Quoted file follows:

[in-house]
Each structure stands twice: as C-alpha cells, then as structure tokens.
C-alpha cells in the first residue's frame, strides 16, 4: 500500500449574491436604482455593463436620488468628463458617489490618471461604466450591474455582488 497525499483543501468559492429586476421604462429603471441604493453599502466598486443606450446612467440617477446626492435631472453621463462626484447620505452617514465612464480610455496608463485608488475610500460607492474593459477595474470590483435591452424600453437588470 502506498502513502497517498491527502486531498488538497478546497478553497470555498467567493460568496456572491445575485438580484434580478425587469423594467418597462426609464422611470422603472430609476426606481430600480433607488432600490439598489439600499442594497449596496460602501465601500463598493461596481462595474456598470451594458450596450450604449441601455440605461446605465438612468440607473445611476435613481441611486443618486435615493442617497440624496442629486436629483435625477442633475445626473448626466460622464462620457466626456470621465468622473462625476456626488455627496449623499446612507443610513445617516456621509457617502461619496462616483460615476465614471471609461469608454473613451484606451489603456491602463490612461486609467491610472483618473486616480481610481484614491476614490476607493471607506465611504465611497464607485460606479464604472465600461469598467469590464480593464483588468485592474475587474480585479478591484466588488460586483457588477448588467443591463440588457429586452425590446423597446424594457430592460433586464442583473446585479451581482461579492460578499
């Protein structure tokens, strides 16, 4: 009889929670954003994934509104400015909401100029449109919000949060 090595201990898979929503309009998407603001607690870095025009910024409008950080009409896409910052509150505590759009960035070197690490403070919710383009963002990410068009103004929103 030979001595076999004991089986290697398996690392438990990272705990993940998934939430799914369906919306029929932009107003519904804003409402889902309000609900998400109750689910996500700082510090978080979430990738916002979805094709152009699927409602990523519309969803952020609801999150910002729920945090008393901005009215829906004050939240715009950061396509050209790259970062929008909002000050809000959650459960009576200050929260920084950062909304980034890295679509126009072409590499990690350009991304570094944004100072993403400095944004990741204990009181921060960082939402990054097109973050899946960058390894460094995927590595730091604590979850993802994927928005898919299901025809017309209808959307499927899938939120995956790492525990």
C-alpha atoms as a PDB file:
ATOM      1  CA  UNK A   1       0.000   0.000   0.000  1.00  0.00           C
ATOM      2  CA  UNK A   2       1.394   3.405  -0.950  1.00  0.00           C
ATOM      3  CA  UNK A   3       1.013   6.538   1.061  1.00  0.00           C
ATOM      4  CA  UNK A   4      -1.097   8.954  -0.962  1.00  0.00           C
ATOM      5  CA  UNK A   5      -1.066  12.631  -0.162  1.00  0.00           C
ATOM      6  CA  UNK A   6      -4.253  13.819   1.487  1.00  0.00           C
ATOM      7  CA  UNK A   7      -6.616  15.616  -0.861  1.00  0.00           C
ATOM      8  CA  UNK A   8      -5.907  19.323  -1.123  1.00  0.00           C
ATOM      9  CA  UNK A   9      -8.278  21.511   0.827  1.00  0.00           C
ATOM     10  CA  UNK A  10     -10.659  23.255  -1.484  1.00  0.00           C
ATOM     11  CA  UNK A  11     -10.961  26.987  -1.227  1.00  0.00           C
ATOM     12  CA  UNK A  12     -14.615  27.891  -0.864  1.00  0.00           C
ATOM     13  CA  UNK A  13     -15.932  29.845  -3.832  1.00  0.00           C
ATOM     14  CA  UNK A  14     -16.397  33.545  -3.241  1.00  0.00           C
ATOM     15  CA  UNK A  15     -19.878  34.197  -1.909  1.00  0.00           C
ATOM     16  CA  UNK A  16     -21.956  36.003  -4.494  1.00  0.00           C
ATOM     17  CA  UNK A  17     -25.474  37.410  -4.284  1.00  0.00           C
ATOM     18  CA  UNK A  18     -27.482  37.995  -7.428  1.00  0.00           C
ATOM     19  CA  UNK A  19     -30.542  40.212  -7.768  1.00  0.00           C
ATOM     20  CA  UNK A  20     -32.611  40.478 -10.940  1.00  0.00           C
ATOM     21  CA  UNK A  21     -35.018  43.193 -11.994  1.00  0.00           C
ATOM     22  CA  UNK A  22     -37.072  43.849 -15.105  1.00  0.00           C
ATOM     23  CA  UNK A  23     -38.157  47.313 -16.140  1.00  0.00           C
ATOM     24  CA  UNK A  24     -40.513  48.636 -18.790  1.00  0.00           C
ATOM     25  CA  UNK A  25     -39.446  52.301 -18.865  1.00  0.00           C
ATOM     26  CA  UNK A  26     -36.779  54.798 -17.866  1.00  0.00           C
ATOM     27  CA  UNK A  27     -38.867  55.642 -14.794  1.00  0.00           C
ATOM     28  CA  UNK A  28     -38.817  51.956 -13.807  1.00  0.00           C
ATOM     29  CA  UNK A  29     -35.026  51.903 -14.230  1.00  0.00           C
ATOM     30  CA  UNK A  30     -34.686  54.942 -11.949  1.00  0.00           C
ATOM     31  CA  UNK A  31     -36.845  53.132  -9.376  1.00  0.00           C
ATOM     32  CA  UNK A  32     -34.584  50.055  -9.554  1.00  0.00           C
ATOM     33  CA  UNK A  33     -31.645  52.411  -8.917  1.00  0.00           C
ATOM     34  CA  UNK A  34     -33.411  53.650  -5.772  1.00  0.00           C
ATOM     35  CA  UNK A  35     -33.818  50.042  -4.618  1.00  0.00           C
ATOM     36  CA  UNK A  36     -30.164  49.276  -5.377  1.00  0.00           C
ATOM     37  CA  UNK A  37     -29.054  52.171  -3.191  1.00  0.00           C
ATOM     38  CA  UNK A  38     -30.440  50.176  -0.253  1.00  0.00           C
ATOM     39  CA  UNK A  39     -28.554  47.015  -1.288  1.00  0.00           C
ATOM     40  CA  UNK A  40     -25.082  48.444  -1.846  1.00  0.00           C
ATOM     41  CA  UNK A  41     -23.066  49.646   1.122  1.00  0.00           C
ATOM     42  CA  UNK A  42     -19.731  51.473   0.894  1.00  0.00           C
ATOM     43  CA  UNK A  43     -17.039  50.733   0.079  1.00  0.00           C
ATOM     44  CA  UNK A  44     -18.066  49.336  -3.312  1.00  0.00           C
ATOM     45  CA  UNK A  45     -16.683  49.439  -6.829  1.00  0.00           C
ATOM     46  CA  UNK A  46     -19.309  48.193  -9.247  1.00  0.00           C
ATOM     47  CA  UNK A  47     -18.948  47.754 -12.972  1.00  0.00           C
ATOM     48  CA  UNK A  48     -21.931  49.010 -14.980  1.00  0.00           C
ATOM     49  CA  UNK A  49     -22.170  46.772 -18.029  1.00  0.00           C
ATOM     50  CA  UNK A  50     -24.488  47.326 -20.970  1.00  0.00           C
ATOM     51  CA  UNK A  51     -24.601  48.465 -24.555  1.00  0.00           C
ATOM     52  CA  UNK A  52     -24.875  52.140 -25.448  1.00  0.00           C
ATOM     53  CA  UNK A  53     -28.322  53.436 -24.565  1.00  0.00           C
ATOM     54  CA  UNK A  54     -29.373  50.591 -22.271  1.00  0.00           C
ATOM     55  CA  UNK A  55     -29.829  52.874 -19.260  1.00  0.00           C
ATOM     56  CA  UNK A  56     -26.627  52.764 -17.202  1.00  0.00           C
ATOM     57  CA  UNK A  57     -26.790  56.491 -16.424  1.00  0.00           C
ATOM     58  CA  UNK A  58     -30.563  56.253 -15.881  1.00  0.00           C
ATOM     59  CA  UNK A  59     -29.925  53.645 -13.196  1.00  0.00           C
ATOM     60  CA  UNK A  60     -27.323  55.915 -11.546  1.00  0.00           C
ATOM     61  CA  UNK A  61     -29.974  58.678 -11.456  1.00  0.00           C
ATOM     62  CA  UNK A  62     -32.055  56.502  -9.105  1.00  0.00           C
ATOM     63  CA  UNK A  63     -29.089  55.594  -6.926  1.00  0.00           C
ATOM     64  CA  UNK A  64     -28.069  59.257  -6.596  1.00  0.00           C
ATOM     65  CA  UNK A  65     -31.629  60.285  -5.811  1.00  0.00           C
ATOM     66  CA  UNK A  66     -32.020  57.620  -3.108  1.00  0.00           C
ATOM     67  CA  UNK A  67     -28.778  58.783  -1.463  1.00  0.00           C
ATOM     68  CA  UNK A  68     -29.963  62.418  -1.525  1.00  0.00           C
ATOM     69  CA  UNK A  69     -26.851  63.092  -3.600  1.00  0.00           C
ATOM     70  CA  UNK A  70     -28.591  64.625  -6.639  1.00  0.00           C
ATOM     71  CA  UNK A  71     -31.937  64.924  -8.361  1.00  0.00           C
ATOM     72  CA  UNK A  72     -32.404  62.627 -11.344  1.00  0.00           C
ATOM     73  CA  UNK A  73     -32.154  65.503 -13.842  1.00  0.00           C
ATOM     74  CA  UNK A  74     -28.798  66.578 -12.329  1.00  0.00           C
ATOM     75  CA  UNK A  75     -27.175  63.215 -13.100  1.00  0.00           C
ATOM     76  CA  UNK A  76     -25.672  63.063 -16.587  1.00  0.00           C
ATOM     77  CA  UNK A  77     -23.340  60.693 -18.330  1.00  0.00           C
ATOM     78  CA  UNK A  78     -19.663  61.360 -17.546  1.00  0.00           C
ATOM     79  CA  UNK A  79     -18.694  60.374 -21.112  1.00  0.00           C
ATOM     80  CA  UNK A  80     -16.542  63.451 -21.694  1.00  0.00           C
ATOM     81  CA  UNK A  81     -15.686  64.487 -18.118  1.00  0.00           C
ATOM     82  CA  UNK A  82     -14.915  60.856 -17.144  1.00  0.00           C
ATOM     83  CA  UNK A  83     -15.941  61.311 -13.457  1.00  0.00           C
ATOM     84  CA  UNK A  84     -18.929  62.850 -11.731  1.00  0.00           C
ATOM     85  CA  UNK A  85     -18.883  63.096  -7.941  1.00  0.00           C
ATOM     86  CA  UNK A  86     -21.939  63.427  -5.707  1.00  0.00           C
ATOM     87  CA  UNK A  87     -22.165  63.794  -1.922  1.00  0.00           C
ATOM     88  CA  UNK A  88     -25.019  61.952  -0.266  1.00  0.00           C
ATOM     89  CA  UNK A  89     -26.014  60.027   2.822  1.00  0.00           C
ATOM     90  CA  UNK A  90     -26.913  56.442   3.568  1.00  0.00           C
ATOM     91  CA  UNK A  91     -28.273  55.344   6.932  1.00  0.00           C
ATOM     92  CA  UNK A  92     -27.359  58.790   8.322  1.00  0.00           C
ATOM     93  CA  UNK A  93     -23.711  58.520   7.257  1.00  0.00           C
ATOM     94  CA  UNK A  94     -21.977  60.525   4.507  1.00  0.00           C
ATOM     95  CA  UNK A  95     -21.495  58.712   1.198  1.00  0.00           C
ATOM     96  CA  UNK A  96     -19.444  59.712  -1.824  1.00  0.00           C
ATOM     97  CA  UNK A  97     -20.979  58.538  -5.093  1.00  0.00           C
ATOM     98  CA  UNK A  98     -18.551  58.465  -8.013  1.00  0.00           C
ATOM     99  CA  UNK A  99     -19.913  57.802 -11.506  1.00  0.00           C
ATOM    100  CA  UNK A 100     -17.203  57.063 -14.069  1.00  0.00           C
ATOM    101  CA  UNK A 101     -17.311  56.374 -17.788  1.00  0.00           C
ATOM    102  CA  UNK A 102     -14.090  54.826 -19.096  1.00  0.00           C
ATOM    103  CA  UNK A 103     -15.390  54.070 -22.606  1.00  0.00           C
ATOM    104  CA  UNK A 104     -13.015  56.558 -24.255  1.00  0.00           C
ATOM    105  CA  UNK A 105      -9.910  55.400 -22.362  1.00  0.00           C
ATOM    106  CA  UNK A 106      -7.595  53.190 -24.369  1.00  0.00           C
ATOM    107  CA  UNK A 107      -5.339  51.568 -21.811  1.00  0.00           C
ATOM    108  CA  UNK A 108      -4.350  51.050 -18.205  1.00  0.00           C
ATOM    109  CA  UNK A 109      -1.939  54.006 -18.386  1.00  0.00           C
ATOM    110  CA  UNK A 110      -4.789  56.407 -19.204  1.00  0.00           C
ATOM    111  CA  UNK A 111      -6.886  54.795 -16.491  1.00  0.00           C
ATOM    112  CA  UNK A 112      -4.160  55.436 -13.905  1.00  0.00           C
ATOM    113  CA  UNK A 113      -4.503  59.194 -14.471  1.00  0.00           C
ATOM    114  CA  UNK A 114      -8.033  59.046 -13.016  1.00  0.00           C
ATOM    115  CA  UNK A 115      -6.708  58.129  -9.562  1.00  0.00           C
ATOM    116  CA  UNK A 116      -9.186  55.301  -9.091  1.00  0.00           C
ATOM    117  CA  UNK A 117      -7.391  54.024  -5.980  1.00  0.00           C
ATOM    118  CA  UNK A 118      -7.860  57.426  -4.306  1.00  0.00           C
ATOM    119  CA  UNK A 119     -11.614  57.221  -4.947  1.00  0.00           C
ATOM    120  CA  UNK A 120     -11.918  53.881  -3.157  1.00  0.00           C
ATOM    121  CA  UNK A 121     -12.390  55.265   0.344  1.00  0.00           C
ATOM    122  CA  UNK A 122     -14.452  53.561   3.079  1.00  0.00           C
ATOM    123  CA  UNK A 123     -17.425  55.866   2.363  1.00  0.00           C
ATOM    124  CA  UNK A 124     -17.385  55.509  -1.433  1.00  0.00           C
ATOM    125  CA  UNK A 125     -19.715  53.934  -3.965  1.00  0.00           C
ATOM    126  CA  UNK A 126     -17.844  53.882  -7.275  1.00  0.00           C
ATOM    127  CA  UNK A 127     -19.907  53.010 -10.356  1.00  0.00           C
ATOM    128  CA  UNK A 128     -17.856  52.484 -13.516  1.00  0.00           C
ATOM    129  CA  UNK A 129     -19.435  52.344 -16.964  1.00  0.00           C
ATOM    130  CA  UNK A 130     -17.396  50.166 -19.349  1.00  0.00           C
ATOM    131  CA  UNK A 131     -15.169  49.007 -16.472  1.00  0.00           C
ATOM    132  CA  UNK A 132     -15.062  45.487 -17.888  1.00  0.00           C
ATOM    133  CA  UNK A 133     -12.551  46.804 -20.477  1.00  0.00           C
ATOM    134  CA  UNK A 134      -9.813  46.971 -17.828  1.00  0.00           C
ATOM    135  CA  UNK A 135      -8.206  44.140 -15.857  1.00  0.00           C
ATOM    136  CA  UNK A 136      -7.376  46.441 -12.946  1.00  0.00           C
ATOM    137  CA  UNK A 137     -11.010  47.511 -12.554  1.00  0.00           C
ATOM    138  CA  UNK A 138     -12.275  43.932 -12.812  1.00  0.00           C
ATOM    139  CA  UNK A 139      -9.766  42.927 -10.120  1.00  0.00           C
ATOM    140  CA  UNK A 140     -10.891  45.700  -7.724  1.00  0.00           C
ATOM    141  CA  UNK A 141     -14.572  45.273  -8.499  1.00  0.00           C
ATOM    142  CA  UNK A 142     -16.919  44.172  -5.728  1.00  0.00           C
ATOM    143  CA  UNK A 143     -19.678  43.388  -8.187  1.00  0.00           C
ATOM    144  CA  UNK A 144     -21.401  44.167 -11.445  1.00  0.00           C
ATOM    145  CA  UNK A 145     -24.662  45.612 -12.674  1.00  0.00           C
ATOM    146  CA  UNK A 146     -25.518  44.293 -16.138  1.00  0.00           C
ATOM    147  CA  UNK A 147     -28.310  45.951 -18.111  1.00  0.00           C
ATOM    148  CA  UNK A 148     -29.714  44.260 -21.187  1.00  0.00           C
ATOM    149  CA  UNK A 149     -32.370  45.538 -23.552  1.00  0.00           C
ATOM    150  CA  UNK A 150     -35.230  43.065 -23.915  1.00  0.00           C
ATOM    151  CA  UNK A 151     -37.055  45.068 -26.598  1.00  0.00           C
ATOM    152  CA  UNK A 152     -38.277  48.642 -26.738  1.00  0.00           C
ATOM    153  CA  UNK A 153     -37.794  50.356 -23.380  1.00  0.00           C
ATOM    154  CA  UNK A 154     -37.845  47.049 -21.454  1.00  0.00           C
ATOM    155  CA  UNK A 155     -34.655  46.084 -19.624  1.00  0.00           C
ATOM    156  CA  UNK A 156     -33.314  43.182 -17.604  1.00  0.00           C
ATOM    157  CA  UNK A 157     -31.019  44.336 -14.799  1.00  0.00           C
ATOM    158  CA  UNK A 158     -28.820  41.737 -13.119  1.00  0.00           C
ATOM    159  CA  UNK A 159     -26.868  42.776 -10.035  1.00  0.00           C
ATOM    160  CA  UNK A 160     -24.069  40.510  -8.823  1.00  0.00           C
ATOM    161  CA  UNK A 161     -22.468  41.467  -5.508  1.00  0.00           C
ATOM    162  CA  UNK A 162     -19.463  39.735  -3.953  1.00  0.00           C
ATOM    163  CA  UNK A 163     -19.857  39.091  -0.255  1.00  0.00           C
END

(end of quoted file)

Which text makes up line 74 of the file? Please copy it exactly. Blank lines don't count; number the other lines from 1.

ATOM     69  CA  UNK A  69     -26.851  63.092  -3.600  1.00  0.00           C